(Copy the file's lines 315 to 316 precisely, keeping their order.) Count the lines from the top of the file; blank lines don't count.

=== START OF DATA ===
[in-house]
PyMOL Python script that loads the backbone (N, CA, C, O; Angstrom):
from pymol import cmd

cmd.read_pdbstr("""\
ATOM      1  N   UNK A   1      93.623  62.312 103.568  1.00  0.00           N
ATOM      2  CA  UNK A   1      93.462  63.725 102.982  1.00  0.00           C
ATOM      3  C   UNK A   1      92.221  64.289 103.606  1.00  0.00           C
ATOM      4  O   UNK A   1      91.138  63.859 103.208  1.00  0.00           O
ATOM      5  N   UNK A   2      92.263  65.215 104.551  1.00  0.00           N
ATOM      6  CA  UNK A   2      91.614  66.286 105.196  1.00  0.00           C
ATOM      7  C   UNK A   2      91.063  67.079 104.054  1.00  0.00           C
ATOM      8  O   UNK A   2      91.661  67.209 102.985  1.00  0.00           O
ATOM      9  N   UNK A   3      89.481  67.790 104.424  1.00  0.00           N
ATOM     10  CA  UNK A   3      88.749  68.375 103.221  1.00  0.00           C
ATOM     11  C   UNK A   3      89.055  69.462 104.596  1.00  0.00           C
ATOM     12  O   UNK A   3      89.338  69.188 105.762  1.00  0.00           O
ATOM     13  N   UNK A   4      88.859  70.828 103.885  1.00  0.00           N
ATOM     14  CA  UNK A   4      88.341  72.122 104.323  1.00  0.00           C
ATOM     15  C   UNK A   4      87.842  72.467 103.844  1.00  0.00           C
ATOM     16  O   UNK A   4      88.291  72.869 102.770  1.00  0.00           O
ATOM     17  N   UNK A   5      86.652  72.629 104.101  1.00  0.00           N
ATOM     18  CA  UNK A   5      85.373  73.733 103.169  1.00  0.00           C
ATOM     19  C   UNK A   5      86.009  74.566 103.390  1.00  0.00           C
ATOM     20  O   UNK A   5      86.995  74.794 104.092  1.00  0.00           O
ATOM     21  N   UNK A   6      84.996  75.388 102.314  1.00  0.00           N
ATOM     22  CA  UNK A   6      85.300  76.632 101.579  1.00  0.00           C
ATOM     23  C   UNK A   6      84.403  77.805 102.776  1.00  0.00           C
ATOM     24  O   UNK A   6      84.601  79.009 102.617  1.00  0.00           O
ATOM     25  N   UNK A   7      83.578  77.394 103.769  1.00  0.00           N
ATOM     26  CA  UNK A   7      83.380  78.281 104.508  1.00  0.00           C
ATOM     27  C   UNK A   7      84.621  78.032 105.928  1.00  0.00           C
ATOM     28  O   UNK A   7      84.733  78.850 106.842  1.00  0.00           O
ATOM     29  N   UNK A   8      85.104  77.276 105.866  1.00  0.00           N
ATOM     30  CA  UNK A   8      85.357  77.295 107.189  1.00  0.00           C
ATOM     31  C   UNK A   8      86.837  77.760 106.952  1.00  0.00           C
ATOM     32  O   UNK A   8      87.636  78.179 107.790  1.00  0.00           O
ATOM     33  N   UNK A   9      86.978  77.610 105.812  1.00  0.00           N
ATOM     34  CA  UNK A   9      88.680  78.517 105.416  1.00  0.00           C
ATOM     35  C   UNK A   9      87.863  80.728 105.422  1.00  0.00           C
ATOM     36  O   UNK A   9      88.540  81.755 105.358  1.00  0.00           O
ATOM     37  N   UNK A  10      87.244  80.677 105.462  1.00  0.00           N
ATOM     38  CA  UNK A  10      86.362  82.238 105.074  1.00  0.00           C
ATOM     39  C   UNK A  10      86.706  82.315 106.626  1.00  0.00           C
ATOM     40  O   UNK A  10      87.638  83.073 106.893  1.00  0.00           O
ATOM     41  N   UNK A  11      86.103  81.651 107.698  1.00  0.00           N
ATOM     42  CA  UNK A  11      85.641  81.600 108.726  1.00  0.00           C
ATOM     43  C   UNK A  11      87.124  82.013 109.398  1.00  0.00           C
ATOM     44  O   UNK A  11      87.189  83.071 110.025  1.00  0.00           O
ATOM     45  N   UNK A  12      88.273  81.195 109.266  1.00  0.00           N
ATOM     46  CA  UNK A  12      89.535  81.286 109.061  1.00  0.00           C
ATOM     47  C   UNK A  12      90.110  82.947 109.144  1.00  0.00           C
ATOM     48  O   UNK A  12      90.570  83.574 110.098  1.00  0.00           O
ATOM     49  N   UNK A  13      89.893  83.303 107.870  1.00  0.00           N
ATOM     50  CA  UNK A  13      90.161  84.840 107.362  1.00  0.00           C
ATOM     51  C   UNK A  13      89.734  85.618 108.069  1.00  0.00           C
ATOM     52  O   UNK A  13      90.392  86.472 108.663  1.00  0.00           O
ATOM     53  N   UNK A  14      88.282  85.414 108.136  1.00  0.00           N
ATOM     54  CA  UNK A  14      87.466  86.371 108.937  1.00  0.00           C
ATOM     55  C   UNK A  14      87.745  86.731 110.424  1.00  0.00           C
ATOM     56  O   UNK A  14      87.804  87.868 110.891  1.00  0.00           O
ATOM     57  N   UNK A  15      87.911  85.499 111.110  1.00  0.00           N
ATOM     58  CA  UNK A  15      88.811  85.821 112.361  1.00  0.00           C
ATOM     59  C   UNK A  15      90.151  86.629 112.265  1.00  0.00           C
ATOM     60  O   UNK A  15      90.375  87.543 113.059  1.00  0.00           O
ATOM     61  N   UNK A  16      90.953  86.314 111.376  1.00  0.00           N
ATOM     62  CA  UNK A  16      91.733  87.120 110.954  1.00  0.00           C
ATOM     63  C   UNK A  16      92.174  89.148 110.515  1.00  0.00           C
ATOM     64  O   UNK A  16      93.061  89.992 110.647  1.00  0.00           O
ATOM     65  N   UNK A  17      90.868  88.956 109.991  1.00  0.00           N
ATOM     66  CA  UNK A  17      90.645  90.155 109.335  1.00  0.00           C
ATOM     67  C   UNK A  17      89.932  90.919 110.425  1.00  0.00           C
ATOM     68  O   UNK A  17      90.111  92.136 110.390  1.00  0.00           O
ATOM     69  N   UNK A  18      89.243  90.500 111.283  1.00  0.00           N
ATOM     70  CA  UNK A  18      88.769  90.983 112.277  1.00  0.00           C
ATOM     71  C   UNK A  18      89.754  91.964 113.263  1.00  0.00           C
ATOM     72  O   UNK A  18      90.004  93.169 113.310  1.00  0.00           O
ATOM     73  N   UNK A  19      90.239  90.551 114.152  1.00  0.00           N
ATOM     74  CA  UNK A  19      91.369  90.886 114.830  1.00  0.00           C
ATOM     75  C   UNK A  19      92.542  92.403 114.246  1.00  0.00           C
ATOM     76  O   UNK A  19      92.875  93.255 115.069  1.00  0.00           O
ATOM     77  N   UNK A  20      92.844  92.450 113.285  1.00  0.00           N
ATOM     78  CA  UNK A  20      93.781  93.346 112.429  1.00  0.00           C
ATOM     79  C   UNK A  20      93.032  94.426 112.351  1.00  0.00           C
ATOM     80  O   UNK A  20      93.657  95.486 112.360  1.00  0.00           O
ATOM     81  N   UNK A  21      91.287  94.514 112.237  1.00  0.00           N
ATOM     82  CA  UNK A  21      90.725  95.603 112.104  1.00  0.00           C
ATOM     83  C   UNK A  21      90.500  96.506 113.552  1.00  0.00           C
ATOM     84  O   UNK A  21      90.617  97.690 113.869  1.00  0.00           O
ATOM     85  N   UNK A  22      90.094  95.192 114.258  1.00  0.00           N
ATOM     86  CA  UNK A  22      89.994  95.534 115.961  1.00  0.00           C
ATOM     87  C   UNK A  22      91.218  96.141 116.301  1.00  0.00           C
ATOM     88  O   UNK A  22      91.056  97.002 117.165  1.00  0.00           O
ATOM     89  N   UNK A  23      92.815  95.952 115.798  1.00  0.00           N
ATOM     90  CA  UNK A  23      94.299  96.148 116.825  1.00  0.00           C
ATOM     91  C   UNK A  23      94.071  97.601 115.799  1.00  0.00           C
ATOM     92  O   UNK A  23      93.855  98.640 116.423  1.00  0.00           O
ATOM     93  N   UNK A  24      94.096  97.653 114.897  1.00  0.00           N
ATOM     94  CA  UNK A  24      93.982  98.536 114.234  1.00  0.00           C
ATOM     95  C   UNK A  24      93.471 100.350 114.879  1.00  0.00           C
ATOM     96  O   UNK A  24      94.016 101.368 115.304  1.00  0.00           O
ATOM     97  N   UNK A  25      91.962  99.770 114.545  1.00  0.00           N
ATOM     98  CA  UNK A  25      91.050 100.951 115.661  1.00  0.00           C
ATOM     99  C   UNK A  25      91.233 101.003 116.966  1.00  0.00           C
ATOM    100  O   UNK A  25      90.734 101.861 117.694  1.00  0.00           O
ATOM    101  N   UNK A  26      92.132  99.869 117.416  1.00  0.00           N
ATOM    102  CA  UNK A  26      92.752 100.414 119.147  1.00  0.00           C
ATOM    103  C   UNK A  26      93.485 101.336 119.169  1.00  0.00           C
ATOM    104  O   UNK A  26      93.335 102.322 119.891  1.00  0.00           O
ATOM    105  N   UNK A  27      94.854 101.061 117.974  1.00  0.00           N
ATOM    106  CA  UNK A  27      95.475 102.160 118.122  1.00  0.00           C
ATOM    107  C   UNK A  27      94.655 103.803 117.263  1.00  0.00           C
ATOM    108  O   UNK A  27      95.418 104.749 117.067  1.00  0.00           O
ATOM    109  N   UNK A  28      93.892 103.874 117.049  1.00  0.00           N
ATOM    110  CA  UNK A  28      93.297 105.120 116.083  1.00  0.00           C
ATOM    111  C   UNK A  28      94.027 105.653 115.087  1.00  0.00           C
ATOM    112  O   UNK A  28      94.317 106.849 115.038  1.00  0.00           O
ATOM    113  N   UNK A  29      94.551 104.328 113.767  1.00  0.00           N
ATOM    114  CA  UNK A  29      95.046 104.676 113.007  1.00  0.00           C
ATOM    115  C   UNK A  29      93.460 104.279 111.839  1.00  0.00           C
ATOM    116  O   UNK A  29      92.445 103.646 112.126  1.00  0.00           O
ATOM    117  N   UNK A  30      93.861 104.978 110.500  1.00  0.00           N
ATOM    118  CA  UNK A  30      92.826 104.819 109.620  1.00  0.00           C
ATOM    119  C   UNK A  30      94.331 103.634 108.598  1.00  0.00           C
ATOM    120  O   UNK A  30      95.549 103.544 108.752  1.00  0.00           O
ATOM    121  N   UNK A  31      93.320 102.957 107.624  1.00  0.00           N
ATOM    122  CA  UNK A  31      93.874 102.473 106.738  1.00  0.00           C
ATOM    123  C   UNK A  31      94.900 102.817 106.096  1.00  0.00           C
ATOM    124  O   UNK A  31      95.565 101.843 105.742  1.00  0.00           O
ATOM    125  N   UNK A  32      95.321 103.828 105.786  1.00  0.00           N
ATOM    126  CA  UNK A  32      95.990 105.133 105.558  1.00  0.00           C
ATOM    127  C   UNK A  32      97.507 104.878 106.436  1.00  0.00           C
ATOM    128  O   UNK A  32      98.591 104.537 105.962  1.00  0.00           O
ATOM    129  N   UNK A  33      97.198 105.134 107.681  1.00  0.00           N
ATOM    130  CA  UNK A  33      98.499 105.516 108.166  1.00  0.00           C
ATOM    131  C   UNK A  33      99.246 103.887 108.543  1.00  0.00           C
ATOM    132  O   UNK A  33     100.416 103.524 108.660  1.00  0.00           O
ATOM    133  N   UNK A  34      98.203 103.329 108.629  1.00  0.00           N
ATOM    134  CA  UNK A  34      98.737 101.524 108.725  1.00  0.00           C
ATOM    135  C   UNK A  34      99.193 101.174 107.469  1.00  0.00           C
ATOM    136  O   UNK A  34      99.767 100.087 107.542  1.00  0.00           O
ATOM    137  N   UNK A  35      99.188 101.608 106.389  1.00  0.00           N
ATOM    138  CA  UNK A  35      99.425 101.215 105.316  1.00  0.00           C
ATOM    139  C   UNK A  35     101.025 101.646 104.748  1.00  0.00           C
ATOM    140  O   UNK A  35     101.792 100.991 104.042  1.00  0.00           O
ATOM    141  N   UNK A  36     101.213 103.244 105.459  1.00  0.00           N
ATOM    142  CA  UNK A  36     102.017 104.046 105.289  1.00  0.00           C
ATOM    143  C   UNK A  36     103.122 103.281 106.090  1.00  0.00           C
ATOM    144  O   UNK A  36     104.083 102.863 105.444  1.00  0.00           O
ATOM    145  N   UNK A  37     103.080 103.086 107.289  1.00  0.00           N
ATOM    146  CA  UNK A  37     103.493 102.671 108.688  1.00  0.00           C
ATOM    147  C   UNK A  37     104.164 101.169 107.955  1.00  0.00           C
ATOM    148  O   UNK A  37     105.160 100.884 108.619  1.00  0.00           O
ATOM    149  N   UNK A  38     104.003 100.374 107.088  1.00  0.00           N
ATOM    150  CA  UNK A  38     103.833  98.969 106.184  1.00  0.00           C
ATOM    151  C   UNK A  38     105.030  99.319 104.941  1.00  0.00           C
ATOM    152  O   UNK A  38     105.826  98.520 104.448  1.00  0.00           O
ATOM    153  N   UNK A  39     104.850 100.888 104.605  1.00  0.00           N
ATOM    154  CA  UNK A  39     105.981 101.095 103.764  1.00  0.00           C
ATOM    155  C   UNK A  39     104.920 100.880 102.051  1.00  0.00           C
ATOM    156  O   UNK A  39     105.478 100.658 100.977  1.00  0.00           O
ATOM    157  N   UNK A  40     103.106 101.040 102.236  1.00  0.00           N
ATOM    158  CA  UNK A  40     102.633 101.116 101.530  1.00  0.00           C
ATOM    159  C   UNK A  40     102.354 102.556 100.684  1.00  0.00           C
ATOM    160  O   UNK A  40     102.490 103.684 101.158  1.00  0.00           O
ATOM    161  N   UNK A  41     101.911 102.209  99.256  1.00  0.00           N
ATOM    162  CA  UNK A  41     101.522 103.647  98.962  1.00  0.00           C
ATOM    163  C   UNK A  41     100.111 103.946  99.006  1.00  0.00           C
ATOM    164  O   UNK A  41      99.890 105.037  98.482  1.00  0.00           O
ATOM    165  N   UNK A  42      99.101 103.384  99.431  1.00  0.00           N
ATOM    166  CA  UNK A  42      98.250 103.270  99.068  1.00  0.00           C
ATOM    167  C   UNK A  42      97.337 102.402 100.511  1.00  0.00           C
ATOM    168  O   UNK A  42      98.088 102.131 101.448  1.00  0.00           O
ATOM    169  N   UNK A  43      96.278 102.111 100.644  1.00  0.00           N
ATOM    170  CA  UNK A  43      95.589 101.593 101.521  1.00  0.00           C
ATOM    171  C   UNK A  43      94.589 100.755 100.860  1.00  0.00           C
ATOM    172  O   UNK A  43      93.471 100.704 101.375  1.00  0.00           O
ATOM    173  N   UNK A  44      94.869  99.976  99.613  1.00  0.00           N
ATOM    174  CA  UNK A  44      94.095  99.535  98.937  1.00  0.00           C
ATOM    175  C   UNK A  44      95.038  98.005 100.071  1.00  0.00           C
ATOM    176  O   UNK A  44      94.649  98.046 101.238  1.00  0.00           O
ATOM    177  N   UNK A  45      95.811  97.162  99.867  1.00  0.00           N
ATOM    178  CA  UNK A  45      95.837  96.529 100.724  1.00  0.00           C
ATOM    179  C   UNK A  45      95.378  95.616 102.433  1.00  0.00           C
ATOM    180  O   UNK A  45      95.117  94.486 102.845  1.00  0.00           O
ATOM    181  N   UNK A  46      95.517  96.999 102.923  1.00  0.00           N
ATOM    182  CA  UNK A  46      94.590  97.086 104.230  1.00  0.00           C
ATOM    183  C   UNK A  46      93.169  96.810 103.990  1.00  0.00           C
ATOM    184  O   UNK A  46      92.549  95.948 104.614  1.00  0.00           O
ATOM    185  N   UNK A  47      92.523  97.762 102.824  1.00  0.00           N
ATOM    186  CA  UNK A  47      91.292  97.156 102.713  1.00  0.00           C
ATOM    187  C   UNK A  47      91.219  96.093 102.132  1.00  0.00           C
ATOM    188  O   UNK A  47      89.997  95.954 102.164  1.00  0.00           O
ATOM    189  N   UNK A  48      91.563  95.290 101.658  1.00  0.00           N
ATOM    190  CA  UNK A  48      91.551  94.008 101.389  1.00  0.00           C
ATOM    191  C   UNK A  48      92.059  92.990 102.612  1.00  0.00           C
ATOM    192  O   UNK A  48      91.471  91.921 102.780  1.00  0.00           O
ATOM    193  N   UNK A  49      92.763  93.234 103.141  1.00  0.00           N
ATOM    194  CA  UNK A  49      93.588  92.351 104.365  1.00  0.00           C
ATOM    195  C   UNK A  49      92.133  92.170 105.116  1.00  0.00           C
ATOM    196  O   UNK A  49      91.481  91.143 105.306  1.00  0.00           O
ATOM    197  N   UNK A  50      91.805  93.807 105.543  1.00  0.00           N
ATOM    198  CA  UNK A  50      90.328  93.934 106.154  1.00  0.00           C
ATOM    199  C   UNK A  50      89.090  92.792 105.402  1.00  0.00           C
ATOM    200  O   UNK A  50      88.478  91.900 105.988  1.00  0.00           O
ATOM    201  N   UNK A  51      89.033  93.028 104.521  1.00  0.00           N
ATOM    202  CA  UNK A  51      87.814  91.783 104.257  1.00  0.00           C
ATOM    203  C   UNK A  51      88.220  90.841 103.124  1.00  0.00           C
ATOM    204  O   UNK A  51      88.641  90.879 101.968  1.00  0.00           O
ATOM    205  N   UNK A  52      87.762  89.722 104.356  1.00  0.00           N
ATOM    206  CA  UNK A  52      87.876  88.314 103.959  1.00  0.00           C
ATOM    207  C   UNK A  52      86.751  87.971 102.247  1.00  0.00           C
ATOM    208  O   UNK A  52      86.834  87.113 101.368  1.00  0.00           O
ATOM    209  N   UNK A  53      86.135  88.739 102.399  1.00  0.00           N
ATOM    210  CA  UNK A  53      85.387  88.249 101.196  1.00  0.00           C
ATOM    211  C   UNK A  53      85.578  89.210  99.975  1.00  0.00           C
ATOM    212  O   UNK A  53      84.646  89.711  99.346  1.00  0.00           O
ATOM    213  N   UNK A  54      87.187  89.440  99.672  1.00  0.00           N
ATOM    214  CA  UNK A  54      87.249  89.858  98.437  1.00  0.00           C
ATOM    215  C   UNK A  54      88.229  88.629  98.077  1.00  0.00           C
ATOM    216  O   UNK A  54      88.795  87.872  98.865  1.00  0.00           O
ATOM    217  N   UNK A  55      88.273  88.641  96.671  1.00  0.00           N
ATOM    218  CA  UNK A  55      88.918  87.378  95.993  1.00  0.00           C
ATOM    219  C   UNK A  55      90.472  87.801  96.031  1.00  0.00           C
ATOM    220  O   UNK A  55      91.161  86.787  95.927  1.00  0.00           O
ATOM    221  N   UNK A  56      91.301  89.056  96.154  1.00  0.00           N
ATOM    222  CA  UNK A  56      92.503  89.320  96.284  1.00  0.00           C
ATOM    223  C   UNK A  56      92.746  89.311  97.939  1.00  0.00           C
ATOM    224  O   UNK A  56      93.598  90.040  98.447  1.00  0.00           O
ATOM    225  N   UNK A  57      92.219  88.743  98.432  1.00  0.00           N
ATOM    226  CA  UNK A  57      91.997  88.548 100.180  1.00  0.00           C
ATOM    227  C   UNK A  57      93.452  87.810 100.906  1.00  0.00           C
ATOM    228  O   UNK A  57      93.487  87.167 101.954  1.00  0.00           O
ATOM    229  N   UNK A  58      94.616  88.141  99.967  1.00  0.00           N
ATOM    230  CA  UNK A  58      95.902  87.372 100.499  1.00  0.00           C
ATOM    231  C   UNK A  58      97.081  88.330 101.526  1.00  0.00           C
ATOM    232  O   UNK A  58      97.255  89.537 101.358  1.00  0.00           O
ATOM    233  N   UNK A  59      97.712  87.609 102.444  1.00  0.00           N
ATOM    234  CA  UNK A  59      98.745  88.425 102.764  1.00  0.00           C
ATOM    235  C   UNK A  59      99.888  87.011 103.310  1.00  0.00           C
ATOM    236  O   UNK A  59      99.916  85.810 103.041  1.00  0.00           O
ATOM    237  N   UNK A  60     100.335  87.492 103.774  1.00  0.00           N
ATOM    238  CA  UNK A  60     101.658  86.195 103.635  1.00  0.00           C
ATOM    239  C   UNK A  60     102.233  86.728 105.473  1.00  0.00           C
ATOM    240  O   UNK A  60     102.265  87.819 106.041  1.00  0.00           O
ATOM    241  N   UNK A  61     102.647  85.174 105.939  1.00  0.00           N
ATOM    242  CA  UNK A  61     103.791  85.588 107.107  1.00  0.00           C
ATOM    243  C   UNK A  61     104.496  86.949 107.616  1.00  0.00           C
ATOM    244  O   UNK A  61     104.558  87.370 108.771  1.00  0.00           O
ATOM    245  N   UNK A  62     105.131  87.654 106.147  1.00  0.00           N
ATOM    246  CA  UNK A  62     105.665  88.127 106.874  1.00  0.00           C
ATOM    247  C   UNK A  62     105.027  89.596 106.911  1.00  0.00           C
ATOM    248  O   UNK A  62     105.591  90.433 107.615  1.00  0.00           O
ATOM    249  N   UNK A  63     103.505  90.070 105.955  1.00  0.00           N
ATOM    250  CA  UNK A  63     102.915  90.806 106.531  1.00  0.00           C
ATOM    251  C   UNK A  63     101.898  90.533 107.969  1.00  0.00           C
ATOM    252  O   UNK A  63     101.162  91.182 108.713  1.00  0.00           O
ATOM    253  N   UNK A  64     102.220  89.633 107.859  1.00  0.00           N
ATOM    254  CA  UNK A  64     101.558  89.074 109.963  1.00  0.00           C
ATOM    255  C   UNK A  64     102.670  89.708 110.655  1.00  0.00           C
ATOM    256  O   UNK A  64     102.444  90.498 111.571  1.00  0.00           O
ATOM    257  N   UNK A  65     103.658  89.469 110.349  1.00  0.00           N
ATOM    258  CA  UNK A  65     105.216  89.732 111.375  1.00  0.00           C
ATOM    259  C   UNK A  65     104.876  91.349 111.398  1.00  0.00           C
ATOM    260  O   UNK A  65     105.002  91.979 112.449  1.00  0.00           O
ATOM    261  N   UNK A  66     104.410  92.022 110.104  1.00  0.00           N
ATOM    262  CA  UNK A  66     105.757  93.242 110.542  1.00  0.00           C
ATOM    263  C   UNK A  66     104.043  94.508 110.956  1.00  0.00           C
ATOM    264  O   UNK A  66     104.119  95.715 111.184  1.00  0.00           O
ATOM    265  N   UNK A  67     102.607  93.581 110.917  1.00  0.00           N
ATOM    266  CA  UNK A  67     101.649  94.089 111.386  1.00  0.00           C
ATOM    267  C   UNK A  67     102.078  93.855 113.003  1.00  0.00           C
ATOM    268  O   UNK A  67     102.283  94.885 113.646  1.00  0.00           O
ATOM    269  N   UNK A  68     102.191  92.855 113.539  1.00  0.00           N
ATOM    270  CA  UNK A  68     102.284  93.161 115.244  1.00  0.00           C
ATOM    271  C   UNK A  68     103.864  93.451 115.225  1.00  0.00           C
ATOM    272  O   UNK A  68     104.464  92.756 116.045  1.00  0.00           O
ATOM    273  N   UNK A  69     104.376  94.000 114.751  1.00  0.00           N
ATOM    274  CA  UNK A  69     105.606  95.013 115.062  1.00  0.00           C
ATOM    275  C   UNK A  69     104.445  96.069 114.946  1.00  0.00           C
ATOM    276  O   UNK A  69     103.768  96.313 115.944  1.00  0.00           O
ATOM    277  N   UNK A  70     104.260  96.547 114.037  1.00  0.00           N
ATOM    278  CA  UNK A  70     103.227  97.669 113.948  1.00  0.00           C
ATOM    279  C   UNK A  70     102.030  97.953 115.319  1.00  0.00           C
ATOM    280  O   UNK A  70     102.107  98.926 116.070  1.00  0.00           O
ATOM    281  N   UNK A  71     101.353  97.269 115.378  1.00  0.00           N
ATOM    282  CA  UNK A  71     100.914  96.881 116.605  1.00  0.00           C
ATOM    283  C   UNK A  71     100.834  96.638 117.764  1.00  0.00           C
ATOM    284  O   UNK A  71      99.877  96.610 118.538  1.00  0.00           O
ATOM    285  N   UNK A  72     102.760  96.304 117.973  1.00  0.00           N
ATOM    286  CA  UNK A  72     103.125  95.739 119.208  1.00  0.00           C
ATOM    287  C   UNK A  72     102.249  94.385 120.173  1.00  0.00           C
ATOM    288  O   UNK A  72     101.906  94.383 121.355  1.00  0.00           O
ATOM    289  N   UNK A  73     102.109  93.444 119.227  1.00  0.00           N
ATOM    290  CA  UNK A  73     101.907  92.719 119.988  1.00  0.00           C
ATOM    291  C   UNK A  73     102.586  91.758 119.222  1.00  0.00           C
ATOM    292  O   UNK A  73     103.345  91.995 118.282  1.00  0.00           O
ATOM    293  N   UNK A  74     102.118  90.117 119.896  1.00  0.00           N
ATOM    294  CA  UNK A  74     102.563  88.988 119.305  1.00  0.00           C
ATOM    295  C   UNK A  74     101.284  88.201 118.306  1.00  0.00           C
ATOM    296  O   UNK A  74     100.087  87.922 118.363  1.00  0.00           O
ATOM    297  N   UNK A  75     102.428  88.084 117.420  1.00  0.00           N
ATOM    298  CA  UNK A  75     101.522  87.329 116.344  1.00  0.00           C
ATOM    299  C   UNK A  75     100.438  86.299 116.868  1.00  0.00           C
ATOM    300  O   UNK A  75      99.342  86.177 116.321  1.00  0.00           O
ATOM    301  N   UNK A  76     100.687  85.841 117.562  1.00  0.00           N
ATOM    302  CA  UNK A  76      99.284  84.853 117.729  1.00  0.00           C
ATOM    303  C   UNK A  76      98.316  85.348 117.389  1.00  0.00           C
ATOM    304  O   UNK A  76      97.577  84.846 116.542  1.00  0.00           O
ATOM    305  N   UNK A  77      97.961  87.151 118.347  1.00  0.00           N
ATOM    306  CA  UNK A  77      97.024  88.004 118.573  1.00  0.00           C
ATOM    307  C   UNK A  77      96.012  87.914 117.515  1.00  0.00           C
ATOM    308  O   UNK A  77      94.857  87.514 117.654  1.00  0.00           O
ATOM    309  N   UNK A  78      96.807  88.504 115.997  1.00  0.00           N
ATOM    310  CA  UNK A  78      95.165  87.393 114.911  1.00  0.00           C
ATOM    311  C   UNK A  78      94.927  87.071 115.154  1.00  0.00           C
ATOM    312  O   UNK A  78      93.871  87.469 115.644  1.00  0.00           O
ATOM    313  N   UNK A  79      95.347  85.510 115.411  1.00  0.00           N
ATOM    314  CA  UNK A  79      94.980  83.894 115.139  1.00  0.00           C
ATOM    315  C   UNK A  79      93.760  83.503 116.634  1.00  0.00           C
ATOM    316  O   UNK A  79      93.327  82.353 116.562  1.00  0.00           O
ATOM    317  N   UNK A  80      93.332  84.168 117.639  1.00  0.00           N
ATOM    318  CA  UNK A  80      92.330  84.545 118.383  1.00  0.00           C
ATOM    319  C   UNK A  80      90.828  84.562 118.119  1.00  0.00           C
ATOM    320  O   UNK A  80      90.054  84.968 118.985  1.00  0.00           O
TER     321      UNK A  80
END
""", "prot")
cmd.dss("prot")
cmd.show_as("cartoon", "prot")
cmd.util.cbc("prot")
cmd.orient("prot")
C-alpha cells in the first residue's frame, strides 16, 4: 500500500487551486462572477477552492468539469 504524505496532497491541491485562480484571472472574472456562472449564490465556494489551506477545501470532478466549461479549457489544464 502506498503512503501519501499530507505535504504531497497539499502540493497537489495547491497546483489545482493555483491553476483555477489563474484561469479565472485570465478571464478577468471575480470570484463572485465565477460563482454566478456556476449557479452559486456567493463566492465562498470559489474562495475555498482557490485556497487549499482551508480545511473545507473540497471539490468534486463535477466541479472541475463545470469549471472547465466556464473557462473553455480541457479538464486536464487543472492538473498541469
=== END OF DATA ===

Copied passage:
ATOM    311  C   UNK A  78      94.927  87.071 115.154  1.00  0.00           C
ATOM    312  O   UNK A  78      93.871  87.469 115.644  1.00  0.00           O